Two New York City apartment building workers have been fired for failing to help an Asian American woman as she was being violently attacked on the sidewalk outside, the building's management company said Tuesday.
Surveillance video of the March 29 attack near Times Square showed that the doormen didn't step outside and approach the woman until more than a minute after the violence stopped and the assailant walked away.
The men watched from the lobby as 65-year-old Vilma Kari was repeatedly kicked and stomped, the video showed. One of them closed the building's door as Kari lay on the ground seconds after the attack ended.
The building's management company, The Brodsky Organization, initially suspended the doormen pending an investigation. That investigation was completed on Tuesday and the doormen were fired, the company said.
"While the full lobby video shows that once the assailant had departed, the doormen emerged to assist the victim and flag down an NYPD vehicle, it is clear that required emergency and safety protocols were not followed," the company said in a statement.
The Brodsky Organization also pledged to give all building services employees training on emergency response protocols, anti-bias awareness and bystander intervention.
The doormen's union, SEIU 32BJ, confirmed that they had been fired but declined to comment further. The union previously said that the doormen waited until the attacker walked away to check on Kari and flag down a nearby patrol car because they thought he had a knife.
The surveillance video shows a police car pulling up about a minute after the doormen went outside. The workers and officers are seen with her on the sidewalk for several more minutes before the video cuts off.
Brandon Elliot, a 38-year-old parolee convicted of killing his mother nearly two decades ago, was charged with assault and attempted assault as hate crimes. He is scheduled to be arraigned on a felony indictment on April 21. His lawyers have urged the public to "reserve judgment until all the facts are presented in court."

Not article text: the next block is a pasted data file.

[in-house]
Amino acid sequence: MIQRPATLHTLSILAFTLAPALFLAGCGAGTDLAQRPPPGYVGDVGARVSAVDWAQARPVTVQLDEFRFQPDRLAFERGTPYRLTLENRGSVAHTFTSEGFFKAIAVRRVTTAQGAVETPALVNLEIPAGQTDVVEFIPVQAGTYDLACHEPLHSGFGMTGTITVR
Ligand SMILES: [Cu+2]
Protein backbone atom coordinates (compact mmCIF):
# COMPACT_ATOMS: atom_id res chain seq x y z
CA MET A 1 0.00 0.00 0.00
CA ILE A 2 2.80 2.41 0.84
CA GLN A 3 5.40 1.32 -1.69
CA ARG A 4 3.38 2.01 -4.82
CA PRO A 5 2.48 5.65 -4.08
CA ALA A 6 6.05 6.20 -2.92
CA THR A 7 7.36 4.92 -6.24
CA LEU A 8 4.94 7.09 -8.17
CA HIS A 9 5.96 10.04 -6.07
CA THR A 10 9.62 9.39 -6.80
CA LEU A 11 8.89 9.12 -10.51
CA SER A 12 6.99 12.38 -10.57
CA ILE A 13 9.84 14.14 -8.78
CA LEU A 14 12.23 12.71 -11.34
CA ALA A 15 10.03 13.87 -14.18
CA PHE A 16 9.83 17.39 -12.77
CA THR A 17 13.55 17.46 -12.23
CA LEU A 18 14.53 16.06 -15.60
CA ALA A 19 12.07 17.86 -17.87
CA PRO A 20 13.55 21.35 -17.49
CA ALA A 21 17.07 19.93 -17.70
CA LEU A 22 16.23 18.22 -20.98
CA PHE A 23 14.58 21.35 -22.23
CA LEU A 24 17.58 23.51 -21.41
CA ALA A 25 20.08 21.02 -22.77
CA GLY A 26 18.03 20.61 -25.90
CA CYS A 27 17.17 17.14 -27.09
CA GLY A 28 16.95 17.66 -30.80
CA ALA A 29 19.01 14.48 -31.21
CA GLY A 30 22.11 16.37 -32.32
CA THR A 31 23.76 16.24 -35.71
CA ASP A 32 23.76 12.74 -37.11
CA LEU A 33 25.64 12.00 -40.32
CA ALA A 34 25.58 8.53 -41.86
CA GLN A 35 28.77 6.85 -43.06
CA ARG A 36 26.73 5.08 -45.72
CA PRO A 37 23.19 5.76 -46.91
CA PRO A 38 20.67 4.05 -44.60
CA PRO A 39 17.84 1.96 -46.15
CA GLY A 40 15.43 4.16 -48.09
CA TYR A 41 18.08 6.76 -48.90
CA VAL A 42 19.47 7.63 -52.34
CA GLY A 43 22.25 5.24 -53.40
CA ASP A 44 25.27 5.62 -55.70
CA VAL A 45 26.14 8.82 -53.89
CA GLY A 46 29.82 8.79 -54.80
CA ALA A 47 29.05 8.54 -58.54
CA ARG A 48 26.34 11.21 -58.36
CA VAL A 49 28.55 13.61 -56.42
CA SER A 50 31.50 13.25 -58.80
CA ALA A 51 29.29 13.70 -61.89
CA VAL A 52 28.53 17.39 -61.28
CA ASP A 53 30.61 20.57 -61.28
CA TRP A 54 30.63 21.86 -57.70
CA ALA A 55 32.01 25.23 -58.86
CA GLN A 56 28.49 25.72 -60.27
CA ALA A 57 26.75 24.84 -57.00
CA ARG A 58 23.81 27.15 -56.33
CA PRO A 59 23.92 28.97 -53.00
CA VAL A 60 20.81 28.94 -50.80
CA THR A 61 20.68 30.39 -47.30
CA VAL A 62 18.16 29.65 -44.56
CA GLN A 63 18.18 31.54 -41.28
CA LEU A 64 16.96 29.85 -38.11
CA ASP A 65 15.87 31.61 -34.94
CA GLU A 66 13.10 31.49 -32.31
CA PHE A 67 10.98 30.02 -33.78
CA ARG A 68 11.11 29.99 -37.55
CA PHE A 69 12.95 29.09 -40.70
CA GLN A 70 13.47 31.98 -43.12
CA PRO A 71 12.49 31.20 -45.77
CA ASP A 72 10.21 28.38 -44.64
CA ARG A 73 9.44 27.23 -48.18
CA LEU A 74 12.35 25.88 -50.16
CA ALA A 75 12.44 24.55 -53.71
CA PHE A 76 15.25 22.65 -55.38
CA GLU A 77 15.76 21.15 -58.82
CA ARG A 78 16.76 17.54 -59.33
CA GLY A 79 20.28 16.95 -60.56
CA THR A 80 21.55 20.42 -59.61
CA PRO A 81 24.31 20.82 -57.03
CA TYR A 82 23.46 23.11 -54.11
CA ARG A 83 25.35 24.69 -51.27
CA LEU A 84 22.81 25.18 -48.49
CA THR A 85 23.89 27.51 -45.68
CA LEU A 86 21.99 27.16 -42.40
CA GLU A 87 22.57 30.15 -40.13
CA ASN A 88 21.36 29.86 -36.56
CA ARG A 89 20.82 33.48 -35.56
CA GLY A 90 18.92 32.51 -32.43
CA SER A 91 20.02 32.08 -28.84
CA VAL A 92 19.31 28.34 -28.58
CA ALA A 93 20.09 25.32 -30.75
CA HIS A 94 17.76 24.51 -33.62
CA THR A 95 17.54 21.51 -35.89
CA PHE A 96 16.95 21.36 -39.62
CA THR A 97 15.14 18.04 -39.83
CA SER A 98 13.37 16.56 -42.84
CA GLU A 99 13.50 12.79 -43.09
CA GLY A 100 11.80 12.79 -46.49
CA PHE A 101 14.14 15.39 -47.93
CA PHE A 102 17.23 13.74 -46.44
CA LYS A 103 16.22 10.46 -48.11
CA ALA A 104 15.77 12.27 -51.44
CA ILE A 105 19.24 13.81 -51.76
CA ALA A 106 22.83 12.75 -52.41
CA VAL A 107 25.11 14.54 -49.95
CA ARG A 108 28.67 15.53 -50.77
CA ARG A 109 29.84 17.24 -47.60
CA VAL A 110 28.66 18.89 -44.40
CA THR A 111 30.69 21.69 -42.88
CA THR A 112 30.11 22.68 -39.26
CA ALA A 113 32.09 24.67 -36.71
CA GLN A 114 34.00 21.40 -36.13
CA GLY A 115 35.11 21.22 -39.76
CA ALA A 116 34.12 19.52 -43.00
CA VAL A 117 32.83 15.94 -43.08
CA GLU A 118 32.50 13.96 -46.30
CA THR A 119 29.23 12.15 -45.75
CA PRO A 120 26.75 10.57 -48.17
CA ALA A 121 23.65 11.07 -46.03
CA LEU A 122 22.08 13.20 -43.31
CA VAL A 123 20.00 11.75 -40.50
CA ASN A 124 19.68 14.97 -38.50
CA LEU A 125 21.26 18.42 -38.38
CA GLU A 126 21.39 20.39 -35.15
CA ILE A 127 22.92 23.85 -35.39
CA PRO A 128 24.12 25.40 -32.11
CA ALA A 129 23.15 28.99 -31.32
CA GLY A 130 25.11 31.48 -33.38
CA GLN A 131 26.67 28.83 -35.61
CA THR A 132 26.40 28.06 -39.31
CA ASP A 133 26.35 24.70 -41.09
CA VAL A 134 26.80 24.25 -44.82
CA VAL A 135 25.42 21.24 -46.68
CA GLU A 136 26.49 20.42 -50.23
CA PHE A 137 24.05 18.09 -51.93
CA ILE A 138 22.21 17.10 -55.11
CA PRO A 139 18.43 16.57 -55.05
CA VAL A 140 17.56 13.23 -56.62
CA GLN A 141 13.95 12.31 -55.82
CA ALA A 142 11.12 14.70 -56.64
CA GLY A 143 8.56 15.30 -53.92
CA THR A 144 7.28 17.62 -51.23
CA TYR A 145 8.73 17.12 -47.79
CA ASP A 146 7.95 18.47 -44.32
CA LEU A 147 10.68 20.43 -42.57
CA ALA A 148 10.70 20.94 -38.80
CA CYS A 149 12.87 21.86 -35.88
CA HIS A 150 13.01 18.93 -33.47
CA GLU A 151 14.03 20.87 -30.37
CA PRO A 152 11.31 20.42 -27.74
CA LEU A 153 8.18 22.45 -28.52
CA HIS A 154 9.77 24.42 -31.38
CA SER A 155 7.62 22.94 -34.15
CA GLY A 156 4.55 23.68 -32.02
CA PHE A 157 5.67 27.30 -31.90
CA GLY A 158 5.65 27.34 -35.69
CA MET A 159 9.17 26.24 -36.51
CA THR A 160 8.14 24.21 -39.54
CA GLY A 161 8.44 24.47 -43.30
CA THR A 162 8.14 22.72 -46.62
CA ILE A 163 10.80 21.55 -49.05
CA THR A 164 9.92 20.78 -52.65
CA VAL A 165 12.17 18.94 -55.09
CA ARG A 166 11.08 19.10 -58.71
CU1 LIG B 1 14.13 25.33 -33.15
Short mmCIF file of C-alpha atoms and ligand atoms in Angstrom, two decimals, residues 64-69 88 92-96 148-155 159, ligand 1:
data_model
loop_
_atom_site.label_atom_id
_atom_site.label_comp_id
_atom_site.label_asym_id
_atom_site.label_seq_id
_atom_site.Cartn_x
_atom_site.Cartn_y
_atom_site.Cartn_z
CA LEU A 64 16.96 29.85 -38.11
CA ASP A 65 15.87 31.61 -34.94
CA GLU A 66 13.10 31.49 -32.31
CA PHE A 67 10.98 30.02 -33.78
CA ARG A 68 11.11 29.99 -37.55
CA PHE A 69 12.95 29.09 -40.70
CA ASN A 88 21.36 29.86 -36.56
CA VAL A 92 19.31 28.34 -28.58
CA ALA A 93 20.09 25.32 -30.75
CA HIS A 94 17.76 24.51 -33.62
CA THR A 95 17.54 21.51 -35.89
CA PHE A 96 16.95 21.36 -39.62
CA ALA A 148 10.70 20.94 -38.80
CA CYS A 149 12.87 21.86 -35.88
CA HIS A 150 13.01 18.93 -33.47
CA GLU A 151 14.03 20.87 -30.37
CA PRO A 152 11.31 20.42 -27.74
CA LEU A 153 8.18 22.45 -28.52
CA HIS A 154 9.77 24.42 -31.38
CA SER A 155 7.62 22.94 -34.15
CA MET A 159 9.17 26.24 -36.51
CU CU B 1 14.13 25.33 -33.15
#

Kari, who emigrated from the Philippines several decades ago, was attacked outside a luxury apartment building while walking to church. She suffered serious injuries including a fractured pelvis and spent a day in the hospital.
Kari's daughter, Elizabeth Kari, posted Sunday on a fundraising webpage she set up for her mother's care that Vilma Kari "has been resting these past few days and wants to send her best as your energy, prayers, and thoughts have reached her and our family."
The attack, among the latest in a national spike in anti-Asian hate crimes, drew widespread condemnation and raised alarms about what appeared to be the failure of bystanders to help. Police said no one called 911 and that patrol officers driving by came upon Kari after she was assaulted.
Elizabeth Kari said that a person across the street who was not seen on surveillance video helped by screaming to distract the attacker.
A widely seen snippet of the surveillance video ended as the attacker was walking away from Kari. Elizabeth Kari said that the attacker was crossing the street and heading toward the bystander who screamed at him. That person has remained anonymous, she said.